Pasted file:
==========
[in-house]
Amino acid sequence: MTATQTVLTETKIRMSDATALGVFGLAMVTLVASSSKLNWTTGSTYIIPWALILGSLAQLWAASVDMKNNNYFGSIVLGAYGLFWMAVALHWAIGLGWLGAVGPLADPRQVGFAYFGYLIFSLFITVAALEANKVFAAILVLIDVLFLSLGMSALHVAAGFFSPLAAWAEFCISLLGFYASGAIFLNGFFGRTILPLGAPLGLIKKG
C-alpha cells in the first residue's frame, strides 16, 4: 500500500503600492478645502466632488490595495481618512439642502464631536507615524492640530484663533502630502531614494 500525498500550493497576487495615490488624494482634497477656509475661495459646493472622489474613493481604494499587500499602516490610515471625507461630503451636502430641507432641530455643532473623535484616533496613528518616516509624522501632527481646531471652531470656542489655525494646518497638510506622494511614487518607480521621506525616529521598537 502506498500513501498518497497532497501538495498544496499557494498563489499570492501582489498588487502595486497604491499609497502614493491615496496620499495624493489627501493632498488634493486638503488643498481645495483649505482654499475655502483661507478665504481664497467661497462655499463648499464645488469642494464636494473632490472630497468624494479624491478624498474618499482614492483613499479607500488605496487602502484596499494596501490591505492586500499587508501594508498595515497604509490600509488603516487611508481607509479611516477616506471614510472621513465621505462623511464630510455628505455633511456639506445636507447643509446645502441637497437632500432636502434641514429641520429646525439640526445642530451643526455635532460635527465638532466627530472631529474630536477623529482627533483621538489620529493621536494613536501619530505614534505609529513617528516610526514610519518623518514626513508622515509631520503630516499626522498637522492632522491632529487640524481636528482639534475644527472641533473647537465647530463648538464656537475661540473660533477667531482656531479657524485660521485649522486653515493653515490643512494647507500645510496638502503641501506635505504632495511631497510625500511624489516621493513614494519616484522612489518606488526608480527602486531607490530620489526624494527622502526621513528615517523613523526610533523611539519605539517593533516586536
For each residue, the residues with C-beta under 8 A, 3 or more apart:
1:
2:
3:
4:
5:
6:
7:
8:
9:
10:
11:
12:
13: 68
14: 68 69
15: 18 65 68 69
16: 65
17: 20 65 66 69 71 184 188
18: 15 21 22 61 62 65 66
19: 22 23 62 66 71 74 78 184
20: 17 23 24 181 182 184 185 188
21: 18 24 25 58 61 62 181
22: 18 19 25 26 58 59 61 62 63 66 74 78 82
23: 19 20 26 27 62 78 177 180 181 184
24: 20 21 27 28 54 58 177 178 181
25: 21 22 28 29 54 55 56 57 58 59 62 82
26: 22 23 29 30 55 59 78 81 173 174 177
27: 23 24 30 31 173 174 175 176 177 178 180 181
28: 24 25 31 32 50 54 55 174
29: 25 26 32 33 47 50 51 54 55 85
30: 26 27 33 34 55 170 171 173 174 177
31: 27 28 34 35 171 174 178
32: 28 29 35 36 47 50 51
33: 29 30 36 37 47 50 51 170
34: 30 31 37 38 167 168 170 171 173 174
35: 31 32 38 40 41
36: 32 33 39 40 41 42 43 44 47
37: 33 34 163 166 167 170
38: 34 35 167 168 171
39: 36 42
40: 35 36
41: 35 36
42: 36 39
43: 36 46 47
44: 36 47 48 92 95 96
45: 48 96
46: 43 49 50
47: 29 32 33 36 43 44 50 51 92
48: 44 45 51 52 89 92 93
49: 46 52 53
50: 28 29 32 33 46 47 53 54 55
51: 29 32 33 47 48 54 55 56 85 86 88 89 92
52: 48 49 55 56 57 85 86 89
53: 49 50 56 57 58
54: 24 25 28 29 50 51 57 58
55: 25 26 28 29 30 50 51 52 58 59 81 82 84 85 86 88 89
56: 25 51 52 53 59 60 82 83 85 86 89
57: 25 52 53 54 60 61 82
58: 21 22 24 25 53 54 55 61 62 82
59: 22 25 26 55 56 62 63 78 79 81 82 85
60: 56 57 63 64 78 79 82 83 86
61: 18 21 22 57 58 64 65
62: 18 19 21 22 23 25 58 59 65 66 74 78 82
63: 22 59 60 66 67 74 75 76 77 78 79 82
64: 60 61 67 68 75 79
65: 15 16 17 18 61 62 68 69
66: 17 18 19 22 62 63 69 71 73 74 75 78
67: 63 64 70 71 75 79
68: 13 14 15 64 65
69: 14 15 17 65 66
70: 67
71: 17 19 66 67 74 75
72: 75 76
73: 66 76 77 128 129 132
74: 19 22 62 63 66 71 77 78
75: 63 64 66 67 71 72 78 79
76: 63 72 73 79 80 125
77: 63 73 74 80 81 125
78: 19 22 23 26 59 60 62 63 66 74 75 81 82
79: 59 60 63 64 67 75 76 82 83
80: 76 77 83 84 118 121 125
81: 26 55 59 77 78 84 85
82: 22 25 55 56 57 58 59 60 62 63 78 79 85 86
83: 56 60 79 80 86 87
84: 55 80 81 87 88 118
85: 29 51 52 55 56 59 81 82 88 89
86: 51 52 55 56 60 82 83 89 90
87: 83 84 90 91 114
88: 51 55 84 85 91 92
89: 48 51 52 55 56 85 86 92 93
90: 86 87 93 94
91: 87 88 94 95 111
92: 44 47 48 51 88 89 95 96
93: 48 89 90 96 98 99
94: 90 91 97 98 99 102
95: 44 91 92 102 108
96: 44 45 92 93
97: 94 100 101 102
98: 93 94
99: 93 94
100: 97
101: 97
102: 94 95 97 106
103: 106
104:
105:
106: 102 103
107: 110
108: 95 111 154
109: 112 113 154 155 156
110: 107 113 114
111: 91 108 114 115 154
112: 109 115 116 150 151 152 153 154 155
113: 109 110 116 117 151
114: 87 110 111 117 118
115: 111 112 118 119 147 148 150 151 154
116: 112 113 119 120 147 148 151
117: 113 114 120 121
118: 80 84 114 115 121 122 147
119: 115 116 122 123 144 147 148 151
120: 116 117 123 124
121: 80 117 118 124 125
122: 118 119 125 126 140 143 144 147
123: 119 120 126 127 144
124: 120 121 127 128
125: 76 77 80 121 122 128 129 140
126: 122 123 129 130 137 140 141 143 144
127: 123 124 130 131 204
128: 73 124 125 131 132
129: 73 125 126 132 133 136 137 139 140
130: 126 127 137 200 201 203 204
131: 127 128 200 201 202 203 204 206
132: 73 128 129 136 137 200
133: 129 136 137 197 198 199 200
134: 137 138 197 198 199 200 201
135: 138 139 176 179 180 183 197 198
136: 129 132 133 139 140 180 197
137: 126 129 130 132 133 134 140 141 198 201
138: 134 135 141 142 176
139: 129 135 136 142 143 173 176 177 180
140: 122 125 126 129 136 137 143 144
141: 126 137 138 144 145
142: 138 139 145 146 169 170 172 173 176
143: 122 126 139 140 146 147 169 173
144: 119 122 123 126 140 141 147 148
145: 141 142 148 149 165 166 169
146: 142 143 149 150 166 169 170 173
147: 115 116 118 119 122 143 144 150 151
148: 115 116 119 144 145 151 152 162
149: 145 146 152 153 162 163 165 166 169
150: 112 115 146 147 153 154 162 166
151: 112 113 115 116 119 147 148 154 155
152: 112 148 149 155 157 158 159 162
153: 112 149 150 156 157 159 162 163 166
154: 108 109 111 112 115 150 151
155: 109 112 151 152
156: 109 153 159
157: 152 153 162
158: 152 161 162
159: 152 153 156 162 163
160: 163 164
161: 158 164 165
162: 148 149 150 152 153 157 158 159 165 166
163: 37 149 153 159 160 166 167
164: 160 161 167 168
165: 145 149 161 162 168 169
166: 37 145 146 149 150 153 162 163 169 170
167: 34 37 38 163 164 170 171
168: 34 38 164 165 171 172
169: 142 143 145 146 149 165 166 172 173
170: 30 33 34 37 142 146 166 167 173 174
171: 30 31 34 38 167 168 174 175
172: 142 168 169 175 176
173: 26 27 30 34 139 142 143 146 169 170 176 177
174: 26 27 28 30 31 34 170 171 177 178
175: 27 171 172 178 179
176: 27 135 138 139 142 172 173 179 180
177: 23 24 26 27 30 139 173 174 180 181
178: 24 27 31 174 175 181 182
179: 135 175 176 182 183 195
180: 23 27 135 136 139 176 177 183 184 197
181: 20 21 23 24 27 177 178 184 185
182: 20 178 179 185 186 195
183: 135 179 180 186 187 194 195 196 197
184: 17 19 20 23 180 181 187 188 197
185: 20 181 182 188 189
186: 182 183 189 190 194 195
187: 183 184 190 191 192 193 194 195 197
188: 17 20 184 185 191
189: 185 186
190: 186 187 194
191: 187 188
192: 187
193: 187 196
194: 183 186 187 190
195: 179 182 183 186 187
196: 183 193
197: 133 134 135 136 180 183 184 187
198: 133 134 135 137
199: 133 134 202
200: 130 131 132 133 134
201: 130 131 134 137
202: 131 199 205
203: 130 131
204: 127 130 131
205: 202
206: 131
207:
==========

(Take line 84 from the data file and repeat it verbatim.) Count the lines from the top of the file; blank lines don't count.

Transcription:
80: 76 77 83 84 118 121 125